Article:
On Monday, March 21, 2022, the U.S. Securities and Exchange Commission (“SEC”) released its long-awaited proposed rules on climate-risk disclosures. The proposed rules would amend and build upon existing climate-change disclosure rules and guidance (collectively, the “Proposed Rules”). Under the Proposed Rules, publicly traded companies and other issuers of securities that are required to file a registration statement with the SEC (collectively referred to by the SEC as “Registrants”) would be required to make climate-related disclosures to investors in their registration statements (Forms S-1, S-3, F-1, and F-3) and periodic reports (Forms 10-K, 10-Q, and 20-F).

The Proposed Rules aim to enhance and standardize disclosures on climate-related risks that are likely to have a material impact on a company’s business and financial performance over the short-, medium-, and long-term. The release of the Proposed Rules has triggered impassioned debate, illustrating both strong support for, and fervent opposition to, the proposed climate-related disclosure framework. Thus, any final rules adopted following the comment period could vary significantly from the proposals by the SEC discussed herein.

Continue Reading The SEC Proposes Enhanced Climate Disclosure Rules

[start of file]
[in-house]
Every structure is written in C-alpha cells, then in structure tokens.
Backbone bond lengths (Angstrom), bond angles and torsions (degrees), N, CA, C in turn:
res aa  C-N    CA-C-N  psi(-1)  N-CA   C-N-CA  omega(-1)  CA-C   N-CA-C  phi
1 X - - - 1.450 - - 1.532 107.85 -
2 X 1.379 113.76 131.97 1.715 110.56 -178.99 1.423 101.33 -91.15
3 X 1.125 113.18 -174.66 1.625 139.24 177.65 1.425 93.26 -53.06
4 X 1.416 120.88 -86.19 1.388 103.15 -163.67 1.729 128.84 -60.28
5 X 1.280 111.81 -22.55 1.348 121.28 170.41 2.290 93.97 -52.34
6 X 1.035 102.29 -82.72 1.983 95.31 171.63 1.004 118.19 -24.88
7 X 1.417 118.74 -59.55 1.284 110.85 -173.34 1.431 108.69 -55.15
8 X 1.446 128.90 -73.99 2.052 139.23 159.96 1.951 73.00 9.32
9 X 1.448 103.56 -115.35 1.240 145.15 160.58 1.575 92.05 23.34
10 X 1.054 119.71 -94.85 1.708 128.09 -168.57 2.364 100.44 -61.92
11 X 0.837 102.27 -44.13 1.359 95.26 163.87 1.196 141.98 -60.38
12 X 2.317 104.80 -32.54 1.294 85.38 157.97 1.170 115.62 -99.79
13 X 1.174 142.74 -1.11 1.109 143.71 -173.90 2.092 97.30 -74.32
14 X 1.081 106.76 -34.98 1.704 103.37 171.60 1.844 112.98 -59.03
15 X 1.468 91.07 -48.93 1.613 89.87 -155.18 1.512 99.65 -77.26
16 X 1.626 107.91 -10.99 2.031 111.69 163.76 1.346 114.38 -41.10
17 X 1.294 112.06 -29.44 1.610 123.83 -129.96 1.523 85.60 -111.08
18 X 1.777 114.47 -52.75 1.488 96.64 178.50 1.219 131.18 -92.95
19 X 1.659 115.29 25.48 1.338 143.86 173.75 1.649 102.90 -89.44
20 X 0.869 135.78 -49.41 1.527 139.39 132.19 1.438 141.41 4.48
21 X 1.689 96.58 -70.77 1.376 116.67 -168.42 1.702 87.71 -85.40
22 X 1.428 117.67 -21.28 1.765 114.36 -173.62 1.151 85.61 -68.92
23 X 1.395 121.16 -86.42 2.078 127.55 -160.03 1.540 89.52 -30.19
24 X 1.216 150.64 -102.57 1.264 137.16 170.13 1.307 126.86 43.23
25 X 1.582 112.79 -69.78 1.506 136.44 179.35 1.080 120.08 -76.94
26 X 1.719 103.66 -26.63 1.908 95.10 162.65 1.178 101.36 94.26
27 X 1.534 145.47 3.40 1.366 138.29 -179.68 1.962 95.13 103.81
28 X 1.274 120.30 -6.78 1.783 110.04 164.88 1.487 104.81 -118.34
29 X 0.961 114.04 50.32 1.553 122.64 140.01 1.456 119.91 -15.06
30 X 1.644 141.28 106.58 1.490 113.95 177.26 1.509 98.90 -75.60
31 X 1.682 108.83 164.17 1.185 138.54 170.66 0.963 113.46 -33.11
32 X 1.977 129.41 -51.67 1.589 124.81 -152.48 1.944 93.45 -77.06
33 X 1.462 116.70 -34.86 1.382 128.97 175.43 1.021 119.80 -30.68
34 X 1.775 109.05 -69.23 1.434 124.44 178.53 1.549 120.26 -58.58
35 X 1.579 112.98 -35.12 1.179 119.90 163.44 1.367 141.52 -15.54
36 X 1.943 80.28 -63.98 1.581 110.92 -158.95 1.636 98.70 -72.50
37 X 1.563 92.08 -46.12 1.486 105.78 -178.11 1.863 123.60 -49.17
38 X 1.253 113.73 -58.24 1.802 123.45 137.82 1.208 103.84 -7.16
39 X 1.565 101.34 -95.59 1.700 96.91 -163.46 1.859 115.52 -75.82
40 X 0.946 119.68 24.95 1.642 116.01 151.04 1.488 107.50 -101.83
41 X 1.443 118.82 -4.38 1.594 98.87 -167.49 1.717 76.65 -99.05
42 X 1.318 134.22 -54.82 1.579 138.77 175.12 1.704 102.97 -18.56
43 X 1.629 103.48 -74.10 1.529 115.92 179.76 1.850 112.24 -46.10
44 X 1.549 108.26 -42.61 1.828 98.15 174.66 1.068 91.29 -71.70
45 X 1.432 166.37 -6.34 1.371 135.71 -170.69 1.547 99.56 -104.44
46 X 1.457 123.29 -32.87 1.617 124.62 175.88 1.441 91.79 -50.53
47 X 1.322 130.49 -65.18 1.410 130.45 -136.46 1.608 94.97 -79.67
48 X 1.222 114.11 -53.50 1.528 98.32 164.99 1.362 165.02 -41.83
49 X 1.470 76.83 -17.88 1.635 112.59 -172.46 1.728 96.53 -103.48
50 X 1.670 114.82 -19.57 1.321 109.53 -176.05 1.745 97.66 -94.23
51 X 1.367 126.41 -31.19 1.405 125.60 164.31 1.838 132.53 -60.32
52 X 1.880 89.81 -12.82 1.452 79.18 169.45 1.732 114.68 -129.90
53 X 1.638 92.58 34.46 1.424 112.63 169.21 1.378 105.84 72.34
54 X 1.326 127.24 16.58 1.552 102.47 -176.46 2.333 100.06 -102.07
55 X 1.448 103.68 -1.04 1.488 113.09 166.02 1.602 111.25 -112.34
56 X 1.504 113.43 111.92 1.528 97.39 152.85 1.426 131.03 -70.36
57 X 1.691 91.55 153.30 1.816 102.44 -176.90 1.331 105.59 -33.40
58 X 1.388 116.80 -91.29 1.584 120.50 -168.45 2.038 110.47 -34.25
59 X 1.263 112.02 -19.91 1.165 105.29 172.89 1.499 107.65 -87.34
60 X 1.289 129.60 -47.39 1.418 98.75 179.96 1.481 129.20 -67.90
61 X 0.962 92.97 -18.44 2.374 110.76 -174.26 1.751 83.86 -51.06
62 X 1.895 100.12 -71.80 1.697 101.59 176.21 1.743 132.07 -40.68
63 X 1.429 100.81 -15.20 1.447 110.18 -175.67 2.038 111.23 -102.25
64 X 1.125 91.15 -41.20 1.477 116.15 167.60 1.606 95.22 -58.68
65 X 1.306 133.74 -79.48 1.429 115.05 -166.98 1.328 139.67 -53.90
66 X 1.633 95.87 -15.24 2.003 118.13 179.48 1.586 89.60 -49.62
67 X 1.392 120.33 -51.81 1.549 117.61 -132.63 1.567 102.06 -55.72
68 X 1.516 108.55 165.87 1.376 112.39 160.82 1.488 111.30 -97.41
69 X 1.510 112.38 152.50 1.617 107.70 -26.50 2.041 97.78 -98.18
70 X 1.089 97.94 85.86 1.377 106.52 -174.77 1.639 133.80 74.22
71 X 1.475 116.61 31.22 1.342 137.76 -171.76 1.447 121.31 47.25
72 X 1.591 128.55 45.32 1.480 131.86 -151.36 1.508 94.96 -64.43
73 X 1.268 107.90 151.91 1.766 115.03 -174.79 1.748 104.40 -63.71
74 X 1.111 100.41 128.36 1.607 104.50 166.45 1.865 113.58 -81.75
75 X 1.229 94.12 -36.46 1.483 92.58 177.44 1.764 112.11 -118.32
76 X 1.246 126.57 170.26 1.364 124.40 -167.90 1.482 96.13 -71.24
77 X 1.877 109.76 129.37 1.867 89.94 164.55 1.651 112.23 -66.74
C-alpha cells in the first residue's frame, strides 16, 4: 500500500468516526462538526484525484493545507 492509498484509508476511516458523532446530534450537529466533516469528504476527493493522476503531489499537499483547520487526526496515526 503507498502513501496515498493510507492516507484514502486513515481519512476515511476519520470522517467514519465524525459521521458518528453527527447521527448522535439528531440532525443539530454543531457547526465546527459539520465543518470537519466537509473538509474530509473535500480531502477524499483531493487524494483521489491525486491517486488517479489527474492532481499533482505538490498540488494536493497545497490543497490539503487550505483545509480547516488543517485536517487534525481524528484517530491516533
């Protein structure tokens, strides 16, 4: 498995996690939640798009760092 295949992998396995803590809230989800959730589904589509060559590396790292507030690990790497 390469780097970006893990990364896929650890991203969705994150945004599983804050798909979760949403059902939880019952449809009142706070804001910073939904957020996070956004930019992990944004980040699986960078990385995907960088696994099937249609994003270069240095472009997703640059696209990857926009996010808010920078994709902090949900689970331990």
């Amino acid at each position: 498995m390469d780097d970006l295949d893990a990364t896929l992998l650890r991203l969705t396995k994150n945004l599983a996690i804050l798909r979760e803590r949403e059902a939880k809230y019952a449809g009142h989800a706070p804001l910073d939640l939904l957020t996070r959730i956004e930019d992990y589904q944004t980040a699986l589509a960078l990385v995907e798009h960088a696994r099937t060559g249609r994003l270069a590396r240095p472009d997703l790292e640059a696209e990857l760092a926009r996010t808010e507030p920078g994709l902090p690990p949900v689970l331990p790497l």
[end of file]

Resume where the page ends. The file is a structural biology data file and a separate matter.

The SEC has been increasingly scrutinizing companies’ voluntary climate change disclosures as it moves closer to mandating reporting on greenhouse gas emissions (“GHGs”) and climate risks. Mandatory reporting of these risks is widely expected to be a component of the SEC’s anticipated Environmental, Social and Governance (“ESG”) disclosure rules, but the SEC has also taken the position that climate change risks already fall within the realm of a number of its disclosure rules.

Continue Reading SEC Increasingly Scrutinizing Companies’ Voluntary Climate Change Disclosures

On July 28, 2021, Securities and Exchange Commission (“SEC”) Chair Gary Gensler, speaking at a webinar titled “Climate and Global Financial Markets,” set forth certain considerations to guide his staff in developing a rule that will require mandatory disclosure on climate risks by the end of 2021.

Up until now, SEC guidelines on climate disclosure were voluntary, resulting in inconsistent disclosure among public companies. In March 2021, the SEC solicited comments from the public on climate change disclosures and, according to Chair Gensler, more than 550 unique comment letters were submitted, three-quarters of which supported mandatory climate disclosure rules. Chair Gensler believes that “consistent, comparable, decision-useful disclosures” would be beneficial to companies and investors alike.

Continue Reading SEC Chair Outlines Rulemaking Considerations for Potential New Climate-Related Disclosure Requirement